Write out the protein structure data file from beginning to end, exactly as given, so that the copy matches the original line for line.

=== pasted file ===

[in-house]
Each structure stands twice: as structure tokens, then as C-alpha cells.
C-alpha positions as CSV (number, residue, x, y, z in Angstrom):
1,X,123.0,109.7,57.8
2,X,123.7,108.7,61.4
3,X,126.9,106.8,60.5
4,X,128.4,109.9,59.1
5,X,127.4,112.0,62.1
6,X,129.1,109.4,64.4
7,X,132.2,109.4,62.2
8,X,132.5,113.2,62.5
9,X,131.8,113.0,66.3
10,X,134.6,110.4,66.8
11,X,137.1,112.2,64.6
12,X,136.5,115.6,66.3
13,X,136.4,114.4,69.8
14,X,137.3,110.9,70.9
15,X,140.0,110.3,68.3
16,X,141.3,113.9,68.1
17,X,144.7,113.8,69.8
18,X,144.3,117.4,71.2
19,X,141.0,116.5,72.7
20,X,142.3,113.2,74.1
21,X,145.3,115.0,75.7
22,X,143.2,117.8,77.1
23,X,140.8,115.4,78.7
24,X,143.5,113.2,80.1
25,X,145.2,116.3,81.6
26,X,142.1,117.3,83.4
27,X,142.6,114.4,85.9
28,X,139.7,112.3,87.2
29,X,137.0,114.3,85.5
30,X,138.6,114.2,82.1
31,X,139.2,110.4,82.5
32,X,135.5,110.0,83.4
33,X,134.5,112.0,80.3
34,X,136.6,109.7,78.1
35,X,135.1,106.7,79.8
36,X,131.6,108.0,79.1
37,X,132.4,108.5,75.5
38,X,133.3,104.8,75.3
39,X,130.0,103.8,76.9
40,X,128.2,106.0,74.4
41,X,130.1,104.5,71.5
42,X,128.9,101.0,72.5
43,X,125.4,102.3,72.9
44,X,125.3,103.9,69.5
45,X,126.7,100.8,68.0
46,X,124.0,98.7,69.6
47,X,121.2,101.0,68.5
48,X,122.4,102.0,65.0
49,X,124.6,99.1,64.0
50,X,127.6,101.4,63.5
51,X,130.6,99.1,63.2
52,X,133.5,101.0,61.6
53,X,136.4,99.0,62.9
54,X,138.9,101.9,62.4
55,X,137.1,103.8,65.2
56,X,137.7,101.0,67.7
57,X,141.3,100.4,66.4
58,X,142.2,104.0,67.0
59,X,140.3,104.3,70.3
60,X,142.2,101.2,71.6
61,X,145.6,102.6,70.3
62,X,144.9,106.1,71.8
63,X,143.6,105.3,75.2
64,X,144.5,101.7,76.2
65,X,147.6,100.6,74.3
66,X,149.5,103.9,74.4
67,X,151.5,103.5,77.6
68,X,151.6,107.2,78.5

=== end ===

[in-house]
Each structure stands twice: as structure tokens, then as C-alpha cells.
C-alpha positions as CSV (number, residue, x, y, z in Angstrom):
1,X,123.0,109.7,57.8
2,X,123.7,108.7,61.4
3,X,126.9,106.8,60.5
4,X,128.4,109.9,59.1
5,X,127.4,112.0,62.1
6,X,129.1,109.4,64.4
7,X,132.2,109.4,62.2
8,X,132.5,113.2,62.5
9,X,131.8,113.0,66.3
10,X,134.6,110.4,66.8
11,X,137.1,112.2,64.6
12,X,136.5,115.6,66.3
13,X,136.4,114.4,69.8
14,X,137.3,110.9,70.9
15,X,140.0,110.3,68.3
16,X,141.3,113.9,68.1
17,X,144.7,113.8,69.8
18,X,144.3,117.4,71.2
19,X,141.0,116.5,72.7
20,X,142.3,113.2,74.1
21,X,145.3,115.0,75.7
22,X,143.2,117.8,77.1
23,X,140.8,115.4,78.7
24,X,143.5,113.2,80.1
25,X,145.2,116.3,81.6
26,X,142.1,117.3,83.4
27,X,142.6,114.4,85.9
28,X,139.7,112.3,87.2
29,X,137.0,114.3,85.5
30,X,138.6,114.2,82.1
31,X,139.2,110.4,82.5
32,X,135.5,110.0,83.4
33,X,134.5,112.0,80.3
34,X,136.6,109.7,78.1
35,X,135.1,106.7,79.8
36,X,131.6,108.0,79.1
37,X,132.4,108.5,75.5
38,X,133.3,104.8,75.3
39,X,130.0,103.8,76.9
40,X,128.2,106.0,74.4
41,X,130.1,104.5,71.5
42,X,128.9,101.0,72.5
43,X,125.4,102.3,72.9
44,X,125.3,103.9,69.5
45,X,126.7,100.8,68.0
46,X,124.0,98.7,69.6
47,X,121.2,101.0,68.5
48,X,122.4,102.0,65.0
49,X,124.6,99.1,64.0
50,X,127.6,101.4,63.5
51,X,130.6,99.1,63.2
52,X,133.5,101.0,61.6
53,X,136.4,99.0,62.9
54,X,138.9,101.9,62.4
55,X,137.1,103.8,65.2
56,X,137.7,101.0,67.7
57,X,141.3,100.4,66.4
58,X,142.2,104.0,67.0
59,X,140.3,104.3,70.3
60,X,142.2,101.2,71.6
61,X,145.6,102.6,70.3
62,X,144.9,106.1,71.8
63,X,143.6,105.3,75.2
64,X,144.5,101.7,76.2
65,X,147.6,100.6,74.3
66,X,149.5,103.9,74.4
67,X,151.5,103.5,77.6
68,X,151.6,107.2,78.5